Watching Golf in the Post-Tiger Vacuum

Rory-McIlroy-Adam-Scott-1879604Tiger swing

In this, the year of 2014, otherwise known as Year Five STWM (Since Tiger Won a Major), the golf world continues to grow into its new limbo state, its new normal. While storylines abound and some new young player wins seemingly every other week, while fans watch Tiger wince and struggle and the media throws heir-apparent crowns around like confetti, following the tour these days still feels awkward somehow, unruly, uncertain, strange.

Fan favorites win once every few months, maybe. The older vets only seem to peak for majors, and the youth movement is vast, many-faceted, and almost completely devoid of consistency, to the point that the future of golf almost has no face, not even a Mount Rushmore; it’s a collective, TBD.

As fans, we seem to watch the game’s stars falter and choke every bit as much as we see them stick it, which is a far cry from Tiger’s 14 majors and 71 total wins from 1996-2009. That’s an average of 5.5 wins a year over 14 years, an annual tally that Rory McIlroy and Phil Mickelson have never even touched once in their careers.

And it was more than that. Sure, Phil’s Muirfield charge last year reminded us of what things used to feel like, reminded us of the destruction of Bob May’s soul at Valhalla, the “chip-in heard ‘round the world” at Redbud, the broken-leg putts at Torrey Pines, the course records, the earth-shaking gallery roars, the fist-pumps. Tiger didn’t just win; he amazed, time after time after time on the biggest stages.

Whether you love Tiger’s game or hate him as a person, or both, you can’t deny that, as fans of the sport, we are now all watching a different game in a different way. Even the players themselves are cognizant of the paradigm shift. They talk about it, think about it, it affects how they train, how they prepare, how they stand over hundred-thousand-dollar putts.

Backsliding at Bay Hill

Adam Scott couldn’t stop thinking about it at Bay Hill last weekend. As one of the game’s most notable stars in the thick of his prime, Scott answered questions all weekend about the importance of the World No. 1 ranking, about how important it would be for him to seize it with authority, to win like the sport’s best golfer should. And he couldn’t, not even with his anchored putter. In a microcosm of the tour since 2009, Scott played brilliantly to take a 7-shot lead into the weekend, only to crumble back into the pack and finish third, and that’s with winner Matt Every bogeying 2 of the last 3 holes on Sunday.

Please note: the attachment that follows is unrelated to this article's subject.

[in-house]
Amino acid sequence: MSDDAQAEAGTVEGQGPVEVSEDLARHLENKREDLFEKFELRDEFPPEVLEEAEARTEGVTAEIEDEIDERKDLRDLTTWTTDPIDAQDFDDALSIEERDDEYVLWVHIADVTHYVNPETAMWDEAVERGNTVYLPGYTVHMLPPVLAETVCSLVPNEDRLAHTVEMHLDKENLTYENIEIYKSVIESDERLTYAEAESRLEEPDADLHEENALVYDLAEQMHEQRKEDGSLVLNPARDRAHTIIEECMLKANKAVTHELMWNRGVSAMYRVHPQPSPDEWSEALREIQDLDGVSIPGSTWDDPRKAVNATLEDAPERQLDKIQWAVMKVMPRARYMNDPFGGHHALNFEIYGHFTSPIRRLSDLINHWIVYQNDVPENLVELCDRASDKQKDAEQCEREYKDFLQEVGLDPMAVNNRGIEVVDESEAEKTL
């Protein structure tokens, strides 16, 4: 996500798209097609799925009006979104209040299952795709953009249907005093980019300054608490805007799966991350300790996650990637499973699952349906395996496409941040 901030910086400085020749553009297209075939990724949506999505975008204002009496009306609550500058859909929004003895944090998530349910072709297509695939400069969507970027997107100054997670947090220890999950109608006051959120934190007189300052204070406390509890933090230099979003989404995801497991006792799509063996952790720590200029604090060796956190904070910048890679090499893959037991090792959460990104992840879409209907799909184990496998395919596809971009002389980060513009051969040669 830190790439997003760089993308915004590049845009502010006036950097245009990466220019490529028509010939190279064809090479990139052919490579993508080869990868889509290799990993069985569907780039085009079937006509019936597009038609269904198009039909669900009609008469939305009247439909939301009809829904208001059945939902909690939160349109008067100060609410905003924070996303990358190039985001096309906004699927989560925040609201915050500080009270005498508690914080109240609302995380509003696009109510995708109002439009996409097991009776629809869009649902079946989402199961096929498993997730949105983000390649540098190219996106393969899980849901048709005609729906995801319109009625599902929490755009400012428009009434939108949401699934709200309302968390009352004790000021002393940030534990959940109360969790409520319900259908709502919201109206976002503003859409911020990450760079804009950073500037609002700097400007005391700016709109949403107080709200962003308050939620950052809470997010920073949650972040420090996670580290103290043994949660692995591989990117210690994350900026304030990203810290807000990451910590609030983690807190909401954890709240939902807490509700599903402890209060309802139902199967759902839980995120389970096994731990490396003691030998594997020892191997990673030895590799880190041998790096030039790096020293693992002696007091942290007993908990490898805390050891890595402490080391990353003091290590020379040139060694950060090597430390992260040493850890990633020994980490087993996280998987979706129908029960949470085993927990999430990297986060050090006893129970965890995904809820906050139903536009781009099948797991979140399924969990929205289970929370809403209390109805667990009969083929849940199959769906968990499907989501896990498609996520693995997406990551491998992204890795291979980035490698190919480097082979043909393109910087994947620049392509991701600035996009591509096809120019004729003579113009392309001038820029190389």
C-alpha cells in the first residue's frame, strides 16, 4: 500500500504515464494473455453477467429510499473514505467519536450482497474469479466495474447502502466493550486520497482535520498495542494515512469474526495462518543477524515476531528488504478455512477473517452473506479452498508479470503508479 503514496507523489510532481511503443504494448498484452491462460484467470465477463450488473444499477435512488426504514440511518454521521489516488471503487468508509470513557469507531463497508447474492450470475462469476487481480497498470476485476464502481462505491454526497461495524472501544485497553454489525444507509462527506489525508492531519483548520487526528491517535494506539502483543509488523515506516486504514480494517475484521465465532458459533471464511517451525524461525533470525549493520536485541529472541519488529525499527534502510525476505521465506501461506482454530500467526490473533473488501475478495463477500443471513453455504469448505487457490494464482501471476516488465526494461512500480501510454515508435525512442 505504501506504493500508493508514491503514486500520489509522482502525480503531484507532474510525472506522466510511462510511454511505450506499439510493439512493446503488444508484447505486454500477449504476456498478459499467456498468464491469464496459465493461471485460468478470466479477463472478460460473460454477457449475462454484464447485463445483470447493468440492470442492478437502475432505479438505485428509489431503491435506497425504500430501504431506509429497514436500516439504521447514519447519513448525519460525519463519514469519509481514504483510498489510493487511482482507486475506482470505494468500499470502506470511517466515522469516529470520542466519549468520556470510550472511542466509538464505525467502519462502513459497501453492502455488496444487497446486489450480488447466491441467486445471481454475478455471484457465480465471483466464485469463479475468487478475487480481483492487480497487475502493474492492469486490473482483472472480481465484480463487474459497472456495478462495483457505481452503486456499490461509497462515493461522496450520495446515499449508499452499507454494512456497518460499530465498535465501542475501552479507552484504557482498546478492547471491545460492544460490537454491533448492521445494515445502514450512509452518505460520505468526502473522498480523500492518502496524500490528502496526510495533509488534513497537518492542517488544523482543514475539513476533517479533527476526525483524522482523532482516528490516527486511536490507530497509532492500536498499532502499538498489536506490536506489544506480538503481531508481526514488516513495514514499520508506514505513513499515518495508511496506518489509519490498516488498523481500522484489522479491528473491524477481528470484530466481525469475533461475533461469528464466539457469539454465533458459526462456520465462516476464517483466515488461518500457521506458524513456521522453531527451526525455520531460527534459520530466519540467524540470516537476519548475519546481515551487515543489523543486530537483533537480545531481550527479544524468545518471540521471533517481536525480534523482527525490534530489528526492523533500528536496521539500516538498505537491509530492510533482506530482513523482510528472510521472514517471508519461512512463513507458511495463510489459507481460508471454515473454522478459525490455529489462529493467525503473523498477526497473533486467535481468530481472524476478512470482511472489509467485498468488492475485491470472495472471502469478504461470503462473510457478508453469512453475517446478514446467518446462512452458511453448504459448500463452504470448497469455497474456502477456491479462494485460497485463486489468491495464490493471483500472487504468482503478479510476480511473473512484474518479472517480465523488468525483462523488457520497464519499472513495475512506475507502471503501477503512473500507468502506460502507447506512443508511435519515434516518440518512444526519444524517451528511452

Second-place finisher Keegan Bradley spoke to the media about the new era. “It’s hard. It’s really hard to win. I just feel like the players are so good. From the first guy in the field to the last guy in the field. We all grew up watching Tiger, and you’re seeing his generation play now. And they’re not afraid to go win tournaments.”

Is that it? Well, that’s probably part of it, at least for the Matt Every(man)s of the world who are more capable of putting themselves into position on a given week when the leaders falter.

But it’s also a question of consistency for the game’s biggest stars. Mickelson, McIlroy, and maybe even Scott to an extent, can contend and win majors more often than the rest of the field, but what makes this Tour different is that their win percentage just isn’t in the same stratosphere as pre-scandal Tiger, or even 2013 Tiger, if we’re talking about regular tour stops.

Absence of rivals

There isn’t even a consistent rivalry between them, a couple heavyweight contenders who usually wind up with a chance on Sunday, who go toe-to-toe often enough to create anything very ratings worthy. Jack and Arnie won more than 135 tournaments between them. Tiger and Phil are ticking ahead at 121. Scott and McIlroy and Zach and Dustin Johnson and Bubba Watson and Luke Donald and Justin Rose and Matt Kuchar and Jason Day top out at 58 … combined.

So obviously we are seeing parity, with tournament fields more evenly talented, each entrant more capable of going low or, once in a blue moon, winning. And we may yet see an all-time great emerge from among these young’uns. But for now, we watch tournaments without much of a compass, without many expectations whatsoever, because it all changes so drastically from week to week.

A different game

How we feel about Tiger the man is of no consequence. How great it is to see a lesser known Tour face hoist a trophy, that’s not up for debate. But it is different on Sundays now, not devoid of excitement and drama, certainly not absent of amazing shots and clutch play, but it’s just uncertain, all over the place, some might even say boring.

Tiger did things on the golf course no one ever thought someone could do, and he did it with drama, with intensity, consistently cold-blooded on the biggest, most pressure-packed stages in the sport. Like Jack. Like Michael. Like Wayne. And he is far from finished.

Golf used to be a one-man show. Now, it’s a cast of thousands (okay, maybe 15-20). Because we love the game, we’re still going to watch, we’re going to appreciate what these amazing talents are doing on the golf course, both their successes and their failures, because we play, too, because we know how damn hard it is to hit the tiny ball in the tiny hole with a stick.

But it’s also important to recognize that things are different, for now. The pros are different. We’re different as fans. The game is different. And that might not necessarily be a good thing.

James Lower
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